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5PSQ-085 Medication errors and pharmaceutical interventions for drugs administered by feeding tube
  1. P Aldave Cobos,
  2. A Rodríguez Esquíroz,
  3. J Polo Garcia,
  4. L Ulacia Epelde,
  5. G Pinilla Lebrero,
  6. A Egües Lugea,
  7. JJ Elizondo Armendáriz
  1. Compleho Hospitalario of Navarra, Pharmacy, Pamplona, Spain


Background and importance Enteral nutrition (EN) through a feeding tube is a frequent method of nutrition support in the hospital environment. This method of delivering nutrition is also commonly used for administering medications when patients cannot swallow safely. An incorrect administration may alter the efficacy and/or adverse effects of the drug, and could even compromise patient safety.

Aim and objectives To detect potential medication errors in patients receiving EN and drugs at the same time by enteral feeding tube and to describe pharmaceutical interventions and acceptance rate.

Material and methods A prospective study was conducted in a tertiary level hospital between September and October 2019. All prescriptions of drugs administered by enteral feeding tube were assessed. Patient demographics, number of prescriptions analysed and administration data (route, pharmaceutical form) were collected. Pharmaceutical interventions were carried out through the validation programme and by telephone. The acceptance rate of the performed interventions was also evaluated.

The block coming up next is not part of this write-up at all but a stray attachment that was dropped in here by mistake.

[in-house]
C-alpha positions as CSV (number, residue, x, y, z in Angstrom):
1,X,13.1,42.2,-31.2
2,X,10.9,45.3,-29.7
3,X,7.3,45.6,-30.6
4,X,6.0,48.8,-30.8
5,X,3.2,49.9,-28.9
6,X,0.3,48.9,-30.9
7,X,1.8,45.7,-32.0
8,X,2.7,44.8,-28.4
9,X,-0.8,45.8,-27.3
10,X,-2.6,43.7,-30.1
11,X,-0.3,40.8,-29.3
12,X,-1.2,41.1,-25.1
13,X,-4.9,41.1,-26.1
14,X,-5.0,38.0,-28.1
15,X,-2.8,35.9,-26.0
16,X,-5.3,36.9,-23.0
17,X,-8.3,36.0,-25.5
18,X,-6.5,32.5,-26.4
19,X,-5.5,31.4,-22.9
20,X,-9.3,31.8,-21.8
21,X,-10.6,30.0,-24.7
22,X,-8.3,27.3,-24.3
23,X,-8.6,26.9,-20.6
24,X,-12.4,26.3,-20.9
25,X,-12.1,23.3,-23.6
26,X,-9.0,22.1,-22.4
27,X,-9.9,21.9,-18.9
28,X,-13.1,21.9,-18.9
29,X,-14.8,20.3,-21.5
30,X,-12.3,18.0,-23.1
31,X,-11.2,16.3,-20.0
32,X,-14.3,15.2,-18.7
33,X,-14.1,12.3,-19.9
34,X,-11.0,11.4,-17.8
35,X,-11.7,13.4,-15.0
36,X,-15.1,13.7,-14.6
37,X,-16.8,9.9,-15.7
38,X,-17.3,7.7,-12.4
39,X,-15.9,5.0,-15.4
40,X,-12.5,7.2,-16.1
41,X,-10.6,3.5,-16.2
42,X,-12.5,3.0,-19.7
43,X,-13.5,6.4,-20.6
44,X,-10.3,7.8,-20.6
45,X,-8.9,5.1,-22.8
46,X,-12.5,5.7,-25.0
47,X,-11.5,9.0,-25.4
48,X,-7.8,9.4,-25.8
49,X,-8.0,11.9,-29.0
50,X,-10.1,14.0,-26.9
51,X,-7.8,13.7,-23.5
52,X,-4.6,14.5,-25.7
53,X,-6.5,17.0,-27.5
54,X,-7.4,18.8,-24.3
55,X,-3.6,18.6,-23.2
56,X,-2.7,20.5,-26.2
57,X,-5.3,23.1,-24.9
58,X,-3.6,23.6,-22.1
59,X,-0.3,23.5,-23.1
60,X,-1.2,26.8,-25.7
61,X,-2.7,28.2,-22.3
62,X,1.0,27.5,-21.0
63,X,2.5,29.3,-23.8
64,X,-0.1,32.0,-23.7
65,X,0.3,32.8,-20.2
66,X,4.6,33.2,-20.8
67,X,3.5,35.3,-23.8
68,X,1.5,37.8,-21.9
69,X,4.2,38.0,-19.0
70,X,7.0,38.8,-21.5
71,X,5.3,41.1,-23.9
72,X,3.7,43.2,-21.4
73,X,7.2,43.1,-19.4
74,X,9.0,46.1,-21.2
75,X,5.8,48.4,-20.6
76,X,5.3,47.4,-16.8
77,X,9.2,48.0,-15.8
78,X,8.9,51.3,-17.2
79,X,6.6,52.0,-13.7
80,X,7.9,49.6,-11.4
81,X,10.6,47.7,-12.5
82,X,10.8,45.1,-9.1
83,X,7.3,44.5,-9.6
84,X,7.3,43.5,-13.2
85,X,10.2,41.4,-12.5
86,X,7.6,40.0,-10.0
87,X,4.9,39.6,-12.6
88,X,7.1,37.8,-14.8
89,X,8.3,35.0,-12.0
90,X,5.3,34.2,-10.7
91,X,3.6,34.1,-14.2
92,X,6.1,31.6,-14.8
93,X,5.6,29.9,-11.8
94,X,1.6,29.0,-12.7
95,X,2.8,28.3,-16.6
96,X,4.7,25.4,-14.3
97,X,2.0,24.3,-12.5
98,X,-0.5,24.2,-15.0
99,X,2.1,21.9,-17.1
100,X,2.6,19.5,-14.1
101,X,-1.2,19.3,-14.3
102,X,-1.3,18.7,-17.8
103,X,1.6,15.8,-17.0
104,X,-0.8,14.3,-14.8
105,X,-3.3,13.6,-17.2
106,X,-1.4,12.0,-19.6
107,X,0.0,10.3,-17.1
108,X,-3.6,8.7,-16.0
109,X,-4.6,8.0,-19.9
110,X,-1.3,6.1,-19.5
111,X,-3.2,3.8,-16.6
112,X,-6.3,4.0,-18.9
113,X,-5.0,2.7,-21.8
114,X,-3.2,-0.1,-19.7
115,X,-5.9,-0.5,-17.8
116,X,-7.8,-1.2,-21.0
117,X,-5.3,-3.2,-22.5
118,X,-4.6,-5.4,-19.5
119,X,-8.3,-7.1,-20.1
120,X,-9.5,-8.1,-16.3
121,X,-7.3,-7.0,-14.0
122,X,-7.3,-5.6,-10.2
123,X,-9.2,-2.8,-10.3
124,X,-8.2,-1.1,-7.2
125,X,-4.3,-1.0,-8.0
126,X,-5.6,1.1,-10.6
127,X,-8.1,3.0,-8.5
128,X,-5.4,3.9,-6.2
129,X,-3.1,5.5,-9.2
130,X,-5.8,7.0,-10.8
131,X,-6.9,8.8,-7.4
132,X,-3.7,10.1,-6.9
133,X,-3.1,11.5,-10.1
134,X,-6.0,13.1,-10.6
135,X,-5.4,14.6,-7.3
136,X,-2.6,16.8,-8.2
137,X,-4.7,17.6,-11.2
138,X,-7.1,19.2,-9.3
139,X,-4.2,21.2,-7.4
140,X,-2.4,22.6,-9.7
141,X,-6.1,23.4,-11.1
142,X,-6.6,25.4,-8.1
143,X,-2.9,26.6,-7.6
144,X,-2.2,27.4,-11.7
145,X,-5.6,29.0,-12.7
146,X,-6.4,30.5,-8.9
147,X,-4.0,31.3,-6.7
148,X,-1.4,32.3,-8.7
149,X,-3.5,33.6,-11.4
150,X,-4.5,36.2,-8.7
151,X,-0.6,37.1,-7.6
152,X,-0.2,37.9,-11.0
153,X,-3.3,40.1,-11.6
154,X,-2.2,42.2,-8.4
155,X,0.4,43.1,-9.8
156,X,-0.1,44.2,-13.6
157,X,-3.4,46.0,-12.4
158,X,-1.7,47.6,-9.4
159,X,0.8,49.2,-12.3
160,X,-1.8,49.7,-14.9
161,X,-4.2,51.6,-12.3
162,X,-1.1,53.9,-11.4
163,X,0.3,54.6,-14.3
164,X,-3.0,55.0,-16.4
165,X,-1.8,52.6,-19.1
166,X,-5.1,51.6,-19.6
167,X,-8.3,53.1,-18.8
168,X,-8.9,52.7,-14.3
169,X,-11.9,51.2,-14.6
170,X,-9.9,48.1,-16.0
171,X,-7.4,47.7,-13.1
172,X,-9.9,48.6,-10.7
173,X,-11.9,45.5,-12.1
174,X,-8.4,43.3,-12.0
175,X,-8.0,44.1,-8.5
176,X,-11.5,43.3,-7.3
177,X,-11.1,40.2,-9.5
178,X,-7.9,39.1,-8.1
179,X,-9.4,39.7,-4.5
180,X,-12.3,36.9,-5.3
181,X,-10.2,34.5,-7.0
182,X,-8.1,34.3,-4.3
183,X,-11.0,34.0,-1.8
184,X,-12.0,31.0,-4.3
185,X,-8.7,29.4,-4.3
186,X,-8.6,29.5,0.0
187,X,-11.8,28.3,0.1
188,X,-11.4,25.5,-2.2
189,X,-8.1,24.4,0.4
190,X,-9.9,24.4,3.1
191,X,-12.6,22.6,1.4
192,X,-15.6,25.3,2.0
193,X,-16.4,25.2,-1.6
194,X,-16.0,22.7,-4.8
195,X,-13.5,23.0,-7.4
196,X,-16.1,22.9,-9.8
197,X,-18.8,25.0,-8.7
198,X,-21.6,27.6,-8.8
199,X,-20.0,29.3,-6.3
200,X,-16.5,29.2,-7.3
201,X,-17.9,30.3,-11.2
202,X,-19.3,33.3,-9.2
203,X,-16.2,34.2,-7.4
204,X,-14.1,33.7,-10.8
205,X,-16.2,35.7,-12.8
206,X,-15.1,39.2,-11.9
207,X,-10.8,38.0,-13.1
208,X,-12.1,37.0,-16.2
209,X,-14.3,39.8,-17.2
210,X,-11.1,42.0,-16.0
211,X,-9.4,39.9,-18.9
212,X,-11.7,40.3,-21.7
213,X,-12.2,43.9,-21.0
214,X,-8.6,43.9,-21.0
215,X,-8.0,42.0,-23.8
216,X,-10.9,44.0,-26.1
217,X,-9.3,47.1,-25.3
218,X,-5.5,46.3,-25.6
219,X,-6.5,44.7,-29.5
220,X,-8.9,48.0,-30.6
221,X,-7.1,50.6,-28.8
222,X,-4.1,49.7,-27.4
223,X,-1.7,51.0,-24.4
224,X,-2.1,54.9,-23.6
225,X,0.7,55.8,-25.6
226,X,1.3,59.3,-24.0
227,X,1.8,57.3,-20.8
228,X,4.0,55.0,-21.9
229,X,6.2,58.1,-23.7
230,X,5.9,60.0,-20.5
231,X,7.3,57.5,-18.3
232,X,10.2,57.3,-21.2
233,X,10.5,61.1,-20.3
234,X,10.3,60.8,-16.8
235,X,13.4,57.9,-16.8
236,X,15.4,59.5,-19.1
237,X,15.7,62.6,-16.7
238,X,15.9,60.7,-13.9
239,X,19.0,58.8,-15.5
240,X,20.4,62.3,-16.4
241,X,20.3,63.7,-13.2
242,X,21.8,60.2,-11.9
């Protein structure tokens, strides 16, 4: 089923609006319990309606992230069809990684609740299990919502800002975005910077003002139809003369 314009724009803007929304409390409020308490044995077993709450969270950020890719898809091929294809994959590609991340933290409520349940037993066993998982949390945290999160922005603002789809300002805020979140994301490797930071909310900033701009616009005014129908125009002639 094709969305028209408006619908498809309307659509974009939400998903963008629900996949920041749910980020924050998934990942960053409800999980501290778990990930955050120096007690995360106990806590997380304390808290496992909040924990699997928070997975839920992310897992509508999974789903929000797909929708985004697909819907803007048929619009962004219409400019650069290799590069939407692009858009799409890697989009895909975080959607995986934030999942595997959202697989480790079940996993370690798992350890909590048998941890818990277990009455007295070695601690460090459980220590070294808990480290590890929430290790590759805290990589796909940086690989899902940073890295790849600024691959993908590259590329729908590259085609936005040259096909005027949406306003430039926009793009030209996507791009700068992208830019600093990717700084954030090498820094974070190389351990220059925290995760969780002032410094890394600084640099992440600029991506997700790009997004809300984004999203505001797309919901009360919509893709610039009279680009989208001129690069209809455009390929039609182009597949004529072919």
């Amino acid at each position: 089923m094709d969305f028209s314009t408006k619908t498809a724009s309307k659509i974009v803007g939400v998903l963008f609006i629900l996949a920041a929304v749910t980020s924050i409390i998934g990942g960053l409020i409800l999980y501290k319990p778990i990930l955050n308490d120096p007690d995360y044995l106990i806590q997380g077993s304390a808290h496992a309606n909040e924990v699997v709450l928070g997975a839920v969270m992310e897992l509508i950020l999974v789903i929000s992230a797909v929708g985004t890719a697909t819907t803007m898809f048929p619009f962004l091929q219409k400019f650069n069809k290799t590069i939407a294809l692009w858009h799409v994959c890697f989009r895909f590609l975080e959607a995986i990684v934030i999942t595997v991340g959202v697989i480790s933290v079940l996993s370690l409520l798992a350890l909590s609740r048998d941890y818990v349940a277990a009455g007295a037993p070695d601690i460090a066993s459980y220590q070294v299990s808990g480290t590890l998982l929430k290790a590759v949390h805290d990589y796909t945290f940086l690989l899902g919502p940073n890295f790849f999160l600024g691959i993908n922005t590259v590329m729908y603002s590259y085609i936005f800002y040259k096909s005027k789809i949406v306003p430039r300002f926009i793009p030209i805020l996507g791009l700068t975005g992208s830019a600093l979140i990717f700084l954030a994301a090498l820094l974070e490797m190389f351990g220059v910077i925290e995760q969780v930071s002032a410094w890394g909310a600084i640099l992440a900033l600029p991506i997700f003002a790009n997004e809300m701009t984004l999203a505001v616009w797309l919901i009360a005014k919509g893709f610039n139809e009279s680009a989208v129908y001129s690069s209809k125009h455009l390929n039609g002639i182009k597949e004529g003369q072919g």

Results Forty-eight patients with an enteral feeding tube were included, 27% were women and mean age was 61 years (range 32–85). A total of 174 prescriptions of drugs administered by tube were assessed and 37 medication errors were detected: 16.22% were drugs that cannot be administered by tube and 83.78% were physical incompatibilities between drugs and EN. A total of 46 interventions were performed. The interventions were: to avoid simultaneous administration of EN and medication (67.39%), to change pharmaceutical form (4.35%), to change the route (6.52%), to propose a therapeutic alternative due to incompatibility between the medication and the tube (13.04%) and to advise about the correct administration of hazardous drugs (8.70%). All of the interventions (100%) were accepted by doctors and nurses.

Conclusion and relevance Successful drug delivery through enteral feeding tubes requires careful selection and appropriate administration of drug dosage forms. Pharmacists play an important role in making recommendations about handling medications and selecting the most suitable pharmaceutical form to administer through an enteral tube. This leads to a reduction in the risk of medication errors, improving the effectiveness and safety of the treatment.

References and/or acknowledgements No conflict of interest.

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